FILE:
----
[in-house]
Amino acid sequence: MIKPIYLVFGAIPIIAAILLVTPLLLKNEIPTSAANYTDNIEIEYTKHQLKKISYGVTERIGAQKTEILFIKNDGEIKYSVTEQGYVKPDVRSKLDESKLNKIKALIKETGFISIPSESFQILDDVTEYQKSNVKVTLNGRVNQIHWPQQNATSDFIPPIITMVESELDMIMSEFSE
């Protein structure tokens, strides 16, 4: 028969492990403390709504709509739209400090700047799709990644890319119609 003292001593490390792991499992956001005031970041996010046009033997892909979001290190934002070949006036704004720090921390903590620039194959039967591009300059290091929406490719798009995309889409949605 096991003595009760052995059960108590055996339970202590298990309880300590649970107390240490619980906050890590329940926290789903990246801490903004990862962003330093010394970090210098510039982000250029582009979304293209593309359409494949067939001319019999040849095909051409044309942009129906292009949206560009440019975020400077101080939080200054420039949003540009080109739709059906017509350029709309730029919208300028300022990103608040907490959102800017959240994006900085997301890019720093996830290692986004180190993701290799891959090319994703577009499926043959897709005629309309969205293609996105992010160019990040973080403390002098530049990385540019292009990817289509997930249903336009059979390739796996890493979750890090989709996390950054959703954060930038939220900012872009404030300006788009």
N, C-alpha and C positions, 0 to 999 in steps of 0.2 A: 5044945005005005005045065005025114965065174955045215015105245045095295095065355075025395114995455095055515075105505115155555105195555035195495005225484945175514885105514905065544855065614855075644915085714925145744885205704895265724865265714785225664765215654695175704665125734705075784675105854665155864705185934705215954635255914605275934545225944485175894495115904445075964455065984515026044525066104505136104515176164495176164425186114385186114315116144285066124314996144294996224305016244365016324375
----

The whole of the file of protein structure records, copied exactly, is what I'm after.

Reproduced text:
[in-house]
Amino acid sequence: MIKPIYLVFGAIPIIAAILLVTPLLLKNEIPTSAANYTDNIEIEYTKHQLKKISYGVTERIGAQKTEILFIKNDGEIKYSVTEQGYVKPDVRSKLDESKLNKIKALIKETGFISIPSESFQILDDVTEYQKSNVKVTLNGRVNQIHWPQQNATSDFIPPIITMVESELDMIMSEFSE
């Protein structure tokens, strides 16, 4: 028969492990403390709504709509739209400090700047799709990644890319119609 003292001593490390792991499992956001005031970041996010046009033997892909979001290190934002070949006036704004720090921390903590620039194959039967591009300059290091929406490719798009995309889409949605 096991003595009760052995059960108590055996339970202590298990309880300590649970107390240490619980906050890590329940926290789903990246801490903004990862962003330093010394970090210098510039982000250029582009979304293209593309359409494949067939001319019999040849095909051409044309942009129906292009949206560009440019975020400077101080939080200054420039949003540009080109739709059906017509350029709309730029919208300028300022990103608040907490959102800017959240994006900085997301890019720093996830290692986004180190993701290799891959090319994703577009499926043959897709005629309309969205293609996105992010160019990040973080403390002098530049990385540019292009990817289509997930249903336009059979390739796996890493979750890090989709996390950054959703954060930038939220900012872009404030300006788009």
N, C-alpha and C positions, 0 to 999 in steps of 0.2 A: 5044945005005005005045065005025114965065174955045215015105245045095295095065355075025395114995455095055515075105505115155555105195555035195495005225484945175514885105514905065544855065614855075644915085714925145744885205704895265724865265714785225664765215654695175704665125734705075784675105854665155864705185934705215954635255914605275934545225944485175894495115904445075964455065984515026044525066104505136104515176164495176164425186114385186114315116144285066124314996144294996224305016244365016324375